Enough about Eunice. Dr. Veltman was very trying, the entire afternoon. He gets nervous and hectic, when he can’t smoke, even for 15 minutes. The low point came just after our tedious visit with Eunice, when he insisted on helping a sick gentleman in a wheelchair into the elevator. The elderly gentleman – not much more elderly than dr. Veltman, by the way – protested loudly, but it’s as if he doesn’t hear things, isn’t it. He just pushed the fellow into the elevator, until the poor old thing positively shrieked in dismay. No wonder – his IV on wheels was still outside. The elevator doors closed on the IV line, but before gentleman and IV were separated by gentleman going down and IV staying on the third floor, a helpful passer-by managed to open the doors, and save the situation. The patient was quite upset.
Most exhausting. No attractive physicians around, by the way. Might as well not have spent 1.5 hours doing my make-up. I thought the Bronovo was the best, but by God I’ve seen better looking doctors even in that horrid poor man’s hospital Lucas-Andreas in Amsterdam. So, darling, I suppose I’d say, in summary – there’s little joy in falling ill, these days. Perhaps I should eat healthy food, after all.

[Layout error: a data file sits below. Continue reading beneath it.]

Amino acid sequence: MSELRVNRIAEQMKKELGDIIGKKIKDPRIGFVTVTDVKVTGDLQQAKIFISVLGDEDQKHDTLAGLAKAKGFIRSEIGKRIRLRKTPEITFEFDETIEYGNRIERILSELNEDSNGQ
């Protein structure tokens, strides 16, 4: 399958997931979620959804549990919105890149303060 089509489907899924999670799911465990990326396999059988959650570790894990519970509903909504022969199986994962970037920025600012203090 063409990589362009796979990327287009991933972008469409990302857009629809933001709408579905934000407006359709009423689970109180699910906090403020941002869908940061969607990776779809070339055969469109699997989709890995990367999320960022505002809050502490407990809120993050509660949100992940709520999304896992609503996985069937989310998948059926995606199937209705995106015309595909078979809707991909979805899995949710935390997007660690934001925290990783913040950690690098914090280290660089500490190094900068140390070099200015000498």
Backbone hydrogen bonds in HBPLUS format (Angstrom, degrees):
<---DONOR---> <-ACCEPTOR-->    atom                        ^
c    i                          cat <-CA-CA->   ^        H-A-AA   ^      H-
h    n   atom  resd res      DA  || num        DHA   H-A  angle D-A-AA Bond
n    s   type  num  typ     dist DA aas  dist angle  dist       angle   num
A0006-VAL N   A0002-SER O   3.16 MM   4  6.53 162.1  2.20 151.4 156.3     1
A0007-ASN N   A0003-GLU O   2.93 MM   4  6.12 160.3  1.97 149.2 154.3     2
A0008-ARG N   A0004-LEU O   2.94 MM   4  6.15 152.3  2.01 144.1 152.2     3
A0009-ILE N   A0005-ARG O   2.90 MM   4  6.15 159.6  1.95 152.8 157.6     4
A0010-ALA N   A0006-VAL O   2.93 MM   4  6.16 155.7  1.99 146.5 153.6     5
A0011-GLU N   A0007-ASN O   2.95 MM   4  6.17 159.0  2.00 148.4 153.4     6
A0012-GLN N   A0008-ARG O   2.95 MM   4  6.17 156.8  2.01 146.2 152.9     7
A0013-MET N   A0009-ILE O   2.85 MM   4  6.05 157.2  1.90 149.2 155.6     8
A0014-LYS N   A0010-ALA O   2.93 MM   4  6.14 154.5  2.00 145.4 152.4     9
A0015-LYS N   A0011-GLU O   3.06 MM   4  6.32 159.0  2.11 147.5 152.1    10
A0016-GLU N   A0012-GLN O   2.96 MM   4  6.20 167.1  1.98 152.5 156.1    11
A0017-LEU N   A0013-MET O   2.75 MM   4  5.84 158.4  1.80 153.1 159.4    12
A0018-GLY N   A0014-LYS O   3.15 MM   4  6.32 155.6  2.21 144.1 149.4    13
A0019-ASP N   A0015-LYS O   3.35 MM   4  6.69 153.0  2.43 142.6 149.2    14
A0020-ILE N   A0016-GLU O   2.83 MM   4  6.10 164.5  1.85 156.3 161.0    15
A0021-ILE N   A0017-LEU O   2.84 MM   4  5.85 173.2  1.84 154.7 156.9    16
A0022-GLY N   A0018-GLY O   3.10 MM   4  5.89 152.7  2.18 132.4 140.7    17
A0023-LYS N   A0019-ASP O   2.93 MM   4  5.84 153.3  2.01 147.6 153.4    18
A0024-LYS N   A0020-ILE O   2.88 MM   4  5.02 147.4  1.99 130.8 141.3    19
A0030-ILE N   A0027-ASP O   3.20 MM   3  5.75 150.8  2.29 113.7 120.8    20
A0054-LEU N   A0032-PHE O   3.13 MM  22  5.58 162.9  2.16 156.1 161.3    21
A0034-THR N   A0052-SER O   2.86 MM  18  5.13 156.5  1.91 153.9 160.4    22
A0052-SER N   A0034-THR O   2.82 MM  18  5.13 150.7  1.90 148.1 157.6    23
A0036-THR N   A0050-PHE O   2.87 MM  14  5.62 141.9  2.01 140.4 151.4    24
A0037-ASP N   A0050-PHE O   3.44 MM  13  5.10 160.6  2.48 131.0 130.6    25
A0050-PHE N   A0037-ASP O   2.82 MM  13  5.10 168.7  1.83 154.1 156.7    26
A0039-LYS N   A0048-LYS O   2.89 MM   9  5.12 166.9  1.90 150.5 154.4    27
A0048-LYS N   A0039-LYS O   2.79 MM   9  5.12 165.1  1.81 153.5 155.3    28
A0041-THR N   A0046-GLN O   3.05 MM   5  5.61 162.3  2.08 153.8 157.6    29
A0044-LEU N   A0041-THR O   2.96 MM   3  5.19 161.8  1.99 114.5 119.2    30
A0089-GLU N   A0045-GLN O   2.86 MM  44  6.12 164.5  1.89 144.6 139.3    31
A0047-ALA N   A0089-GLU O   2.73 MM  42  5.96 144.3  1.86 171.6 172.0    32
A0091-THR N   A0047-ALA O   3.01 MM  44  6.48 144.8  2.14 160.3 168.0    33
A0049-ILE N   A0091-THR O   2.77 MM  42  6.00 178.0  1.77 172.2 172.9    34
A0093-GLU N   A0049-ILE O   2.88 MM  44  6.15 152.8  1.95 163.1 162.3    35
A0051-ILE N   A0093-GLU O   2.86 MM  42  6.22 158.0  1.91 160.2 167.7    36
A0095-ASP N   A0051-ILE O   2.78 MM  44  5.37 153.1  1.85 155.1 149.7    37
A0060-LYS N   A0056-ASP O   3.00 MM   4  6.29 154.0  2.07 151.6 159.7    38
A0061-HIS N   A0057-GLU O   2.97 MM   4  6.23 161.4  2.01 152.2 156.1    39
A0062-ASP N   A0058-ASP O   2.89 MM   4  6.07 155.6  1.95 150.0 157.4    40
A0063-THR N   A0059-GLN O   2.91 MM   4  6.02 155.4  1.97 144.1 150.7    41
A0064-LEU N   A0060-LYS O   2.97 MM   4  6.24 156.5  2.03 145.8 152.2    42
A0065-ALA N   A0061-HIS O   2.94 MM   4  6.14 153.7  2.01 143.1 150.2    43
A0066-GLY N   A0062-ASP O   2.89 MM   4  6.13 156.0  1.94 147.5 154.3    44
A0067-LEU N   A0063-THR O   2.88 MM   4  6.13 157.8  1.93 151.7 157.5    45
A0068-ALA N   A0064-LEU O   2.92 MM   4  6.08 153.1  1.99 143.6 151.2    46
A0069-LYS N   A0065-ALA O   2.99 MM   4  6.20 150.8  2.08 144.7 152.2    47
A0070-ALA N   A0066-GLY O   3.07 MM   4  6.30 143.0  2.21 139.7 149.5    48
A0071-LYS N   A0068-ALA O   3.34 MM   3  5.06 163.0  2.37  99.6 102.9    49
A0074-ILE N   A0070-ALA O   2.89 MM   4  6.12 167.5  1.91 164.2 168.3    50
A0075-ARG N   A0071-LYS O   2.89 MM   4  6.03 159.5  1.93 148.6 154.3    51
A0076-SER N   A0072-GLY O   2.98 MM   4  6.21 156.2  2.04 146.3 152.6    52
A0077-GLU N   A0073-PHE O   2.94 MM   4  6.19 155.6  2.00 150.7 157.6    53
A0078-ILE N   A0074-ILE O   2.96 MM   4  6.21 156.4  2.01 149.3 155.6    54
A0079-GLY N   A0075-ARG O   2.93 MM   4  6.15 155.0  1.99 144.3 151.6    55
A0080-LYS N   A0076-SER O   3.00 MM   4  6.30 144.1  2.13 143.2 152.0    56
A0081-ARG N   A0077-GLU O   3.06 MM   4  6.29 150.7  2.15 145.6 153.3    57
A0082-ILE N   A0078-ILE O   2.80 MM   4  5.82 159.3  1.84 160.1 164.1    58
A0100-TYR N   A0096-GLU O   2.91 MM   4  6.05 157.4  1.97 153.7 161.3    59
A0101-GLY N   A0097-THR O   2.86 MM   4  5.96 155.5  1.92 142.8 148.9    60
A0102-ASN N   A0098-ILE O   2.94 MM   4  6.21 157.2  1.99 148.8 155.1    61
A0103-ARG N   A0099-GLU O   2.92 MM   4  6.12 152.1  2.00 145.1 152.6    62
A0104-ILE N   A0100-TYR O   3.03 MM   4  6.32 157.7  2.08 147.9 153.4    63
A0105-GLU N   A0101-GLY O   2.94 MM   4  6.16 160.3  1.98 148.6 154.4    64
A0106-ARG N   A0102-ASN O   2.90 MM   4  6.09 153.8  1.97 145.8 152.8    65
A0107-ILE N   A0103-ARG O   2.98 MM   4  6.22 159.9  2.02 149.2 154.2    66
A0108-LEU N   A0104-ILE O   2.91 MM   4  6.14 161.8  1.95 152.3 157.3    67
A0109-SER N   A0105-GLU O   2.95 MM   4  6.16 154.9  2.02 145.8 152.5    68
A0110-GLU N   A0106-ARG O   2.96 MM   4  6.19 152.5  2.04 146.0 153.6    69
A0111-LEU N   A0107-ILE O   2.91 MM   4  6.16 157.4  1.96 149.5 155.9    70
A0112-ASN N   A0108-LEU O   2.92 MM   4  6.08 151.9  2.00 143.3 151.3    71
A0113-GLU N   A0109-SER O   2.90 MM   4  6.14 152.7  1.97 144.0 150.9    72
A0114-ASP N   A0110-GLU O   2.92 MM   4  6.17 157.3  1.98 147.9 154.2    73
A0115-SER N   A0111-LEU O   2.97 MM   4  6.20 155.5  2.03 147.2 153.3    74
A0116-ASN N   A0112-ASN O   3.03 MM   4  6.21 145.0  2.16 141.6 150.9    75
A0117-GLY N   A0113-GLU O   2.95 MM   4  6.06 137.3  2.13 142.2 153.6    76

Dear Joanie,

Wednesday, 3 August 2011

Remind me never to set my high heels in a health food store, again.

These places don’t agree with me anyway. I suppose Candace is right and one should eat vegetables and wheat grass and sea urchins and fermented horse spittle, but so long as these things aren’t sold in luxury shops I think I’d rather die young.

However, just to humor her (she’s coming over and will not eat anything less ‘sensible’) I dropped in to the Lotus Health Food Store to get her profiterolles made out of old newspapers, or something very much like that.